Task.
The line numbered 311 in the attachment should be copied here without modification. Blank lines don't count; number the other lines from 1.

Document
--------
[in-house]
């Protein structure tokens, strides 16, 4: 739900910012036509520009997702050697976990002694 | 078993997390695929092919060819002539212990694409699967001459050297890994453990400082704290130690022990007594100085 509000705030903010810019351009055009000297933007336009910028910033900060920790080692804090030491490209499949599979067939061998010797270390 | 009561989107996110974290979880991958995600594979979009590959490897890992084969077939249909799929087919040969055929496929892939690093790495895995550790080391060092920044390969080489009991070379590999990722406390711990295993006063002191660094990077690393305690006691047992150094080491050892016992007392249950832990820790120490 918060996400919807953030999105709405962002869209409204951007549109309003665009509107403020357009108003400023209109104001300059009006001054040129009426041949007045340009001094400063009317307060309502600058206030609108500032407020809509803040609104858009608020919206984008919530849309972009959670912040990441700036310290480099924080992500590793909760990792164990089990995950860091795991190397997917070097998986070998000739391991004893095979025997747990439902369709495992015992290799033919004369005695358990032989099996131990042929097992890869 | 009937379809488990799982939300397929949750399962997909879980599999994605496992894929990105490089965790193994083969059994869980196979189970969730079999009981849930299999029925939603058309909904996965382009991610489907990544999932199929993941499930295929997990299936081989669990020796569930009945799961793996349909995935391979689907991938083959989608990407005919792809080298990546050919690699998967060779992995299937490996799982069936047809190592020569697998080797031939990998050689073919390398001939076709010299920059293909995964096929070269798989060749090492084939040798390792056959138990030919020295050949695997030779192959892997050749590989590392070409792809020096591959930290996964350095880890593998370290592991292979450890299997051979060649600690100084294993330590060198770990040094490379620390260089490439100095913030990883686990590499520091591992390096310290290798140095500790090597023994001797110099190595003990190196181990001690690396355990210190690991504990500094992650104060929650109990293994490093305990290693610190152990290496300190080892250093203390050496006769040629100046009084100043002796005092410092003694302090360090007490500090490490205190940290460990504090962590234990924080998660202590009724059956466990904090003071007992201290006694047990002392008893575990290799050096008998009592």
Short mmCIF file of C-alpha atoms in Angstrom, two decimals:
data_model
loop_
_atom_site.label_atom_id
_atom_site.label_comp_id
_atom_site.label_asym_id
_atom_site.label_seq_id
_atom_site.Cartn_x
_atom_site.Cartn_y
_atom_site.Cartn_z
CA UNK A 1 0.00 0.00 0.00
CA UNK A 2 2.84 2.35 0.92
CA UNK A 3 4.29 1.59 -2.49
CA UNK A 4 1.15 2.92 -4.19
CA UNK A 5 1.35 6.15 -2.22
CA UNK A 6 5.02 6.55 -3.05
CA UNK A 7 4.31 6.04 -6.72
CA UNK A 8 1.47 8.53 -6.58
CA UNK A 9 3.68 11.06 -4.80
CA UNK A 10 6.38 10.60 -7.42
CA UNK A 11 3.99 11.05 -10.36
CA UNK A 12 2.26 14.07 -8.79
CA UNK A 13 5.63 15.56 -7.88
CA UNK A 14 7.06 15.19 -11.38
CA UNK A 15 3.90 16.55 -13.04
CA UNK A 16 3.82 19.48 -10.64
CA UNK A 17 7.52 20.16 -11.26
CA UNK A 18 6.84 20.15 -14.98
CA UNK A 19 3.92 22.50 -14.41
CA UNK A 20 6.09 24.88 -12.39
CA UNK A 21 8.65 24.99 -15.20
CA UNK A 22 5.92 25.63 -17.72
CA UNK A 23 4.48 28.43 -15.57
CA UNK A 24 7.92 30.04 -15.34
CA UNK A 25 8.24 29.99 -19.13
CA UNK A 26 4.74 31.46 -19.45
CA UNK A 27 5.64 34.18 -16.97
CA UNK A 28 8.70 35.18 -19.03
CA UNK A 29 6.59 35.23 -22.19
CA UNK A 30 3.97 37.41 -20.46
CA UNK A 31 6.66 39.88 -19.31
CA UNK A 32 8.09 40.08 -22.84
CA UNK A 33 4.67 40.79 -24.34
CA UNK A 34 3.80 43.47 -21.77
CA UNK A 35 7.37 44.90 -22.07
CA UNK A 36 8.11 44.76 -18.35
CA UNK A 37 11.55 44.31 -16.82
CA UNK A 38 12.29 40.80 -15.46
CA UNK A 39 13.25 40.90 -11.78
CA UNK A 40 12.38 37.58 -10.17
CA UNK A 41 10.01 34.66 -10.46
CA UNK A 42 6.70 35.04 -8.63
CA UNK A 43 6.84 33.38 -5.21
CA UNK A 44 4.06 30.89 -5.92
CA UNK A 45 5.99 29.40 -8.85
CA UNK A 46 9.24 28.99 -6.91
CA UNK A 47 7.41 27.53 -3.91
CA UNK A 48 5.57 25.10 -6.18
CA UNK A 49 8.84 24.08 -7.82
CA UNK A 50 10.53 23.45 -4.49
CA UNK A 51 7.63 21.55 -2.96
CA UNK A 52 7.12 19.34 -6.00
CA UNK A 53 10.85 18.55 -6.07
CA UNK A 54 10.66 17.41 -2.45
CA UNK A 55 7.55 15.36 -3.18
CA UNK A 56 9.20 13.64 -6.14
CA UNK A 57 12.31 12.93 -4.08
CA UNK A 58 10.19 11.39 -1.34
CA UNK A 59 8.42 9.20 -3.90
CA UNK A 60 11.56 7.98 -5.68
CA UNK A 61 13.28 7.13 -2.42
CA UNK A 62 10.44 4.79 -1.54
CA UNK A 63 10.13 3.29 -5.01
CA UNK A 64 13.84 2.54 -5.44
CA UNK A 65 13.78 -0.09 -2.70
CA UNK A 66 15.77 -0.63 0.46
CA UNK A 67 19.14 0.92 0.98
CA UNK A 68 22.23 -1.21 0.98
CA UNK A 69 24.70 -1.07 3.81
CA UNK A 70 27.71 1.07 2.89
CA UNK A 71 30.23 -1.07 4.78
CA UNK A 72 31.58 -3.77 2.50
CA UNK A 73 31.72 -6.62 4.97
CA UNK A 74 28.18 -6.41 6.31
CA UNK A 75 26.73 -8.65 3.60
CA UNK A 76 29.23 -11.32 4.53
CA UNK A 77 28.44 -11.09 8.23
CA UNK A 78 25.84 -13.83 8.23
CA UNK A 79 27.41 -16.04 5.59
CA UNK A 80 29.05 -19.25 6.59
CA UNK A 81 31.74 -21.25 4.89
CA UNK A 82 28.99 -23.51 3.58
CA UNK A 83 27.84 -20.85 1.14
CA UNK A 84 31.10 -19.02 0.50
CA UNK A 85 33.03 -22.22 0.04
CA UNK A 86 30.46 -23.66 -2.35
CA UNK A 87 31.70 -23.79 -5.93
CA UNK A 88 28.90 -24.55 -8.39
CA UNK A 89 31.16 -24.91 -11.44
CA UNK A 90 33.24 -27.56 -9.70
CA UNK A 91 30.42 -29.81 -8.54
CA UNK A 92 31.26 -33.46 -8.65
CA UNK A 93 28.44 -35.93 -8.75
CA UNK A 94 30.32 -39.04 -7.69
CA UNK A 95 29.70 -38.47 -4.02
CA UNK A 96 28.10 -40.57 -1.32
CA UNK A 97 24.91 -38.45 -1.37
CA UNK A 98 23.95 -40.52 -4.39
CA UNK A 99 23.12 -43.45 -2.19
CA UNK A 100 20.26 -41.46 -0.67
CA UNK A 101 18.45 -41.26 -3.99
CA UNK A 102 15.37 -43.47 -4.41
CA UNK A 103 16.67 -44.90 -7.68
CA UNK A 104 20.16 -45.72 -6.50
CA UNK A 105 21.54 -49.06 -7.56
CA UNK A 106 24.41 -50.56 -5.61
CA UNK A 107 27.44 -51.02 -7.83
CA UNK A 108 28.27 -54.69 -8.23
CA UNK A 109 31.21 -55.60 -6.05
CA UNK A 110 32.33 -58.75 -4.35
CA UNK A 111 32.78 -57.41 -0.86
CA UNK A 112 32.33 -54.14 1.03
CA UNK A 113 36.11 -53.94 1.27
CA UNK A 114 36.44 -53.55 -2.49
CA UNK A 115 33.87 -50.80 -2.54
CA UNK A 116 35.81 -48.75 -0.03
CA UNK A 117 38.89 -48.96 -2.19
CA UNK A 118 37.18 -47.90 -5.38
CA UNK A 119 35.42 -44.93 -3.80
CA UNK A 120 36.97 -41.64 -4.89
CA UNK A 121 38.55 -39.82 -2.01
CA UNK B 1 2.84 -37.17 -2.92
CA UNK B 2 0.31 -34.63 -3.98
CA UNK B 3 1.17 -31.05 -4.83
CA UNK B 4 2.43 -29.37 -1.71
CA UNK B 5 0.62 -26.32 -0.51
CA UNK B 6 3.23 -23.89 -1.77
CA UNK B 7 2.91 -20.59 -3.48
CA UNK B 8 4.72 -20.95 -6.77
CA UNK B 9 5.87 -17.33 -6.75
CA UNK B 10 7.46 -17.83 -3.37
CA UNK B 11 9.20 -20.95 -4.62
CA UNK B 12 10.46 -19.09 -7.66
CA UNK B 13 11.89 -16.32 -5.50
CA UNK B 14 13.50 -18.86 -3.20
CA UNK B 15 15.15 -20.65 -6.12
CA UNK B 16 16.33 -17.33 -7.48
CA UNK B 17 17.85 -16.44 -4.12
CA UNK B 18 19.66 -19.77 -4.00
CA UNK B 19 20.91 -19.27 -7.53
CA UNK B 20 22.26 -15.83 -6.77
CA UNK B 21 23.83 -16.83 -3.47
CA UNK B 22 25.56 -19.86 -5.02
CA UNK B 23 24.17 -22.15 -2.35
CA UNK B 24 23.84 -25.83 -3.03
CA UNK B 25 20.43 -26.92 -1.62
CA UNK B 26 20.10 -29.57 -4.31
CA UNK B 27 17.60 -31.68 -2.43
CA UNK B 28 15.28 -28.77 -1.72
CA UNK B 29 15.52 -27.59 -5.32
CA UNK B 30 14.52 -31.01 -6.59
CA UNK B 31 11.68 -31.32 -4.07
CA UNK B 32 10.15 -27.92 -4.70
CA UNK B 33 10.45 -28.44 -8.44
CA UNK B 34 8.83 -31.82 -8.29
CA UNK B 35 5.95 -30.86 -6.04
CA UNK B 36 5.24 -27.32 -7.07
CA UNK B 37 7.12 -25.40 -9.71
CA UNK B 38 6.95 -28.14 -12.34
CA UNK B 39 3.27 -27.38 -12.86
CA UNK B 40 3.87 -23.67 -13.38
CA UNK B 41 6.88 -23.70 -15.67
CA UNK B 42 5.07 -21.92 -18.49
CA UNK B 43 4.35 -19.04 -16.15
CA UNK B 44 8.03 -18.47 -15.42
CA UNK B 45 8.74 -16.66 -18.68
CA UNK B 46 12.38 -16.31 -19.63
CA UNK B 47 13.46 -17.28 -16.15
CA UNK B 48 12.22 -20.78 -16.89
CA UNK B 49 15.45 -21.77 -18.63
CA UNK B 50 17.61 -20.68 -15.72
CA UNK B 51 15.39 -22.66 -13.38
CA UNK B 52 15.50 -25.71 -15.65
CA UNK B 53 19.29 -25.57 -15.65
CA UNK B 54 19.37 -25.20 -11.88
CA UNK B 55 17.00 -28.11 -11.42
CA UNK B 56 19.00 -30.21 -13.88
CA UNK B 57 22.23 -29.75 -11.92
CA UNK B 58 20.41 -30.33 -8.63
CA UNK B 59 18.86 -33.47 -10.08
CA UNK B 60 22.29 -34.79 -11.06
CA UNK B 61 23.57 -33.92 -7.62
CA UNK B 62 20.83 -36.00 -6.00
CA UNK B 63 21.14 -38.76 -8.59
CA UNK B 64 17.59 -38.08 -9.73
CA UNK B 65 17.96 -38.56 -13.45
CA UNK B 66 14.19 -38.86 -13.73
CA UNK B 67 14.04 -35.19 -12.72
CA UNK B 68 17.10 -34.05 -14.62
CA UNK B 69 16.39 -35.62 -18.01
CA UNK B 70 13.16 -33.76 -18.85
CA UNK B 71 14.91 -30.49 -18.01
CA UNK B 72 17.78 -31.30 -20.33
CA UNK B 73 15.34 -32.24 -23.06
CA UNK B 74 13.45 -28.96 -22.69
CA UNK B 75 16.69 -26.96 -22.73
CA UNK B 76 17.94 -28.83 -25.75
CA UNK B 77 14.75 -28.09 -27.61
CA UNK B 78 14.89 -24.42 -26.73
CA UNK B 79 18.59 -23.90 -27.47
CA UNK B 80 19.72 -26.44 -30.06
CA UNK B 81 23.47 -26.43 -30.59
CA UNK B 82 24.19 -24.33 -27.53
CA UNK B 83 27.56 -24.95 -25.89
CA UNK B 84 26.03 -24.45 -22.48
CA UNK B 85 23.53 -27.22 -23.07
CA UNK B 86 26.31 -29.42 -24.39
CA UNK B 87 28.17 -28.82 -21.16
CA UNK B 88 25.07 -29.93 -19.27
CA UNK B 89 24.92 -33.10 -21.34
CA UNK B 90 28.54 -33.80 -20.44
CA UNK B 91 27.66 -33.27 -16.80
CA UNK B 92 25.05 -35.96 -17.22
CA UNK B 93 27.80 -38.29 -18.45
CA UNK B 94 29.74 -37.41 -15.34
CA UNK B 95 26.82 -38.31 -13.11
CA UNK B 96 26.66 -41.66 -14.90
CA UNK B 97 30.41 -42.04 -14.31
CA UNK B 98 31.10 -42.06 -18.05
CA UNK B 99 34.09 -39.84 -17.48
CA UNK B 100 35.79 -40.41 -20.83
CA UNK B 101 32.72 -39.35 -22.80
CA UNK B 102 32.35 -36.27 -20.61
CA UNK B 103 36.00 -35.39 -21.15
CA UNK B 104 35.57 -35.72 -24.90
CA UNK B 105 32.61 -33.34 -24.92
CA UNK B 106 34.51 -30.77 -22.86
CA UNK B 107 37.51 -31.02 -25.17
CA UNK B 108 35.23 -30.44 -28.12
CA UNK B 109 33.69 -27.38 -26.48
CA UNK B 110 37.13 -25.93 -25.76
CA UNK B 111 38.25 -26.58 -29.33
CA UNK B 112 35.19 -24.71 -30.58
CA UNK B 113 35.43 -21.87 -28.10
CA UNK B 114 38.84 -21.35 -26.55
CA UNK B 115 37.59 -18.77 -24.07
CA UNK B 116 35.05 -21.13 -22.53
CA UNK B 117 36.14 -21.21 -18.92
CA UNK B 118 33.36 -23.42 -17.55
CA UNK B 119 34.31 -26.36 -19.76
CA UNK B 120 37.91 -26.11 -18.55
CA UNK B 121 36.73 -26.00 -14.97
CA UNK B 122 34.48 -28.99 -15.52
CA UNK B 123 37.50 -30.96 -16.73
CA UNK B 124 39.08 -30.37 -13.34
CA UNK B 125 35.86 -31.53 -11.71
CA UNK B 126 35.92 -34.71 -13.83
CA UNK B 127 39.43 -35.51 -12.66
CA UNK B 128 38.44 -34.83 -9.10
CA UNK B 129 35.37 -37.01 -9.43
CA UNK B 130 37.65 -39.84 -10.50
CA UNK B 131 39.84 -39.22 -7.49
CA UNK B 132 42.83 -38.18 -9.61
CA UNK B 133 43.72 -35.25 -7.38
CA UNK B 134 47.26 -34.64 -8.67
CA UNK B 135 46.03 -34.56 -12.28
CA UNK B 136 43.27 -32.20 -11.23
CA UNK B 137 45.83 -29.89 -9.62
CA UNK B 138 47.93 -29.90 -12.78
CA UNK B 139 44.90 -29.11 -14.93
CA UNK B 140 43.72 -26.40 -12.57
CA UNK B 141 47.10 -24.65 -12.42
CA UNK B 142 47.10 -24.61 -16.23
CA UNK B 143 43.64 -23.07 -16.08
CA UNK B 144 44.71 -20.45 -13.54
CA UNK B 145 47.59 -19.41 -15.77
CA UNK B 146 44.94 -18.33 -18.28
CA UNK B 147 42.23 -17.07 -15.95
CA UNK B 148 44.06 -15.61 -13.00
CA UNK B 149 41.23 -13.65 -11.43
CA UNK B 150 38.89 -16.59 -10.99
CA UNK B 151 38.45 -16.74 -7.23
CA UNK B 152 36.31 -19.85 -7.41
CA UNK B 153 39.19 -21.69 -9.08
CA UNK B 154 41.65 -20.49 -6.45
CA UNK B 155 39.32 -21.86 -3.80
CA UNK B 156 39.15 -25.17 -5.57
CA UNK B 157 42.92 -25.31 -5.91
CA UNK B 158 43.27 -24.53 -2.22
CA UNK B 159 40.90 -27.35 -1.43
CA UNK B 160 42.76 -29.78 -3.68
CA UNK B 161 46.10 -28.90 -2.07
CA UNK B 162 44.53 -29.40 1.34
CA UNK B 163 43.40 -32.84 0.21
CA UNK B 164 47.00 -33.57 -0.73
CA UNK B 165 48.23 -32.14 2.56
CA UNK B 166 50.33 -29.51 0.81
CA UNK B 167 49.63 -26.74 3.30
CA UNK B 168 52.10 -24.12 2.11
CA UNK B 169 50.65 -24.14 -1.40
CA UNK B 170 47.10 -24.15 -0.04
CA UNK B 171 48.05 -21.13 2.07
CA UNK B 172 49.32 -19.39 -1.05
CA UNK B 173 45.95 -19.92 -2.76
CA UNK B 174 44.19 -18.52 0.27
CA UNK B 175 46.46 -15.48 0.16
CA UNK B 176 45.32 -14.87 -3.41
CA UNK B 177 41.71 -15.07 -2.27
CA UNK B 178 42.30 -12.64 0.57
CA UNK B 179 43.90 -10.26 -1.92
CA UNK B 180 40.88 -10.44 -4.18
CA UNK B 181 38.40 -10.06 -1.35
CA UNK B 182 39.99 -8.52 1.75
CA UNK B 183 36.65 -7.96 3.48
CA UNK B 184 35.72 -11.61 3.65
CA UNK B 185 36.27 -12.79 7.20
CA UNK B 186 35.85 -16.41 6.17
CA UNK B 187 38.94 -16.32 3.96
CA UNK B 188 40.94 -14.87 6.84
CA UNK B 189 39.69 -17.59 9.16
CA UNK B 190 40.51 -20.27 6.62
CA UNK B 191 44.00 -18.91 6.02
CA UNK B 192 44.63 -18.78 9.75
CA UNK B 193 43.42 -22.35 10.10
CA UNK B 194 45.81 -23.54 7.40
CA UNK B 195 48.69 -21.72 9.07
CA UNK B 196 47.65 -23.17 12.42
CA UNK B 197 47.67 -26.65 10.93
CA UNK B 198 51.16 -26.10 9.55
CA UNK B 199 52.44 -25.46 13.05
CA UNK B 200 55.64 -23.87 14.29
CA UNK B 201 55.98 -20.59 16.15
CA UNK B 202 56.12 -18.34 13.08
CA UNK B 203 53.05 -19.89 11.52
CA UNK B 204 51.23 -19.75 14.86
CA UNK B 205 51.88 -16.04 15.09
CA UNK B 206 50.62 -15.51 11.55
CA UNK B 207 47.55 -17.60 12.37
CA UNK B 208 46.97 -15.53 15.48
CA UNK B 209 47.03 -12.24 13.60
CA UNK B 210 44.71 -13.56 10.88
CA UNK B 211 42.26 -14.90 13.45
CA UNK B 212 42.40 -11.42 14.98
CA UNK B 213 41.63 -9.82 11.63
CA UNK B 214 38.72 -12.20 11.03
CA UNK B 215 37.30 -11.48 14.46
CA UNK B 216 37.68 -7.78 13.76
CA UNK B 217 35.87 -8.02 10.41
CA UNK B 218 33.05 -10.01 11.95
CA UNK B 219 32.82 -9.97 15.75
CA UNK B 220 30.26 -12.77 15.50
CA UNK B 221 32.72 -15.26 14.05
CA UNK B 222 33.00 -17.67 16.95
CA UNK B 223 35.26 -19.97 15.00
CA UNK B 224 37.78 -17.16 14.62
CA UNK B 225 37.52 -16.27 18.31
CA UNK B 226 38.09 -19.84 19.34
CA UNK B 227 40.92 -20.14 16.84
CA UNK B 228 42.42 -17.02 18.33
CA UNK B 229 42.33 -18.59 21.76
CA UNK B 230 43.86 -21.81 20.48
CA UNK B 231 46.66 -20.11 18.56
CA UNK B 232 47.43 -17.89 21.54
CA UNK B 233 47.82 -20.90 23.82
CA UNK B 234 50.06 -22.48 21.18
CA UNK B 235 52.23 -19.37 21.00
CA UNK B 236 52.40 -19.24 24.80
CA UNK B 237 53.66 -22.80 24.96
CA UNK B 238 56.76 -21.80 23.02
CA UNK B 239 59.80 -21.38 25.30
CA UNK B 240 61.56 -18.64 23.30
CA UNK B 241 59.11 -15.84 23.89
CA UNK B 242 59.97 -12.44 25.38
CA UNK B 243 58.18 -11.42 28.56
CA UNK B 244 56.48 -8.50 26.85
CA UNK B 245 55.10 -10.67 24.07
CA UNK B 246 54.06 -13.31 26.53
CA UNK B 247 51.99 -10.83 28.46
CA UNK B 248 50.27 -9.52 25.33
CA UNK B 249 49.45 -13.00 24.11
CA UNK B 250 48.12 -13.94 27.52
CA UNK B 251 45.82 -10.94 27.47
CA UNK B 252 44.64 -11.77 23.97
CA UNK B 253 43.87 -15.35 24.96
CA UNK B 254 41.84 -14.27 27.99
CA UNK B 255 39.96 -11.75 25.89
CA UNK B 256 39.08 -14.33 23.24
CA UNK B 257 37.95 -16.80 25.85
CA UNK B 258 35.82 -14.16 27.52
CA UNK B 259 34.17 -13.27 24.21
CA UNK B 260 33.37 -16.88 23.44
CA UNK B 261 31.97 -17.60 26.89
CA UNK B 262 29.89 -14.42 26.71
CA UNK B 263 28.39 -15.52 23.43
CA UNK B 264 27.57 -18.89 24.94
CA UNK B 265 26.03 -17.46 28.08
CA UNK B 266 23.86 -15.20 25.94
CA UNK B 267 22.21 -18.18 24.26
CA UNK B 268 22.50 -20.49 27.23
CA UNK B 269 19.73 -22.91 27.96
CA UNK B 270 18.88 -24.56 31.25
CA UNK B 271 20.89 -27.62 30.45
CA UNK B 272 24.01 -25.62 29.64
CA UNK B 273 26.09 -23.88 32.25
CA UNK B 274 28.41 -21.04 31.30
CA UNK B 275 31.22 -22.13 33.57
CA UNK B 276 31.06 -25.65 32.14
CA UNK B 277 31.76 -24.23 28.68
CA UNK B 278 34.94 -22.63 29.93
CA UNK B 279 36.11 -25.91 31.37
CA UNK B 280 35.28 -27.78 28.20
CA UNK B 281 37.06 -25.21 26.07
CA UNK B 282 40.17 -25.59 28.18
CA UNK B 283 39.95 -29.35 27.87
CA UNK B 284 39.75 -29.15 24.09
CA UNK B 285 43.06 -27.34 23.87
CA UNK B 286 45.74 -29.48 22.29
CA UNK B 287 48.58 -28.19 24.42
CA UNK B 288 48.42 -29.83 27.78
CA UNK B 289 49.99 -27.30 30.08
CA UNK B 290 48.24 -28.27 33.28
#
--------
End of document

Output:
CA UNK B 178 42.30 -12.64 0.57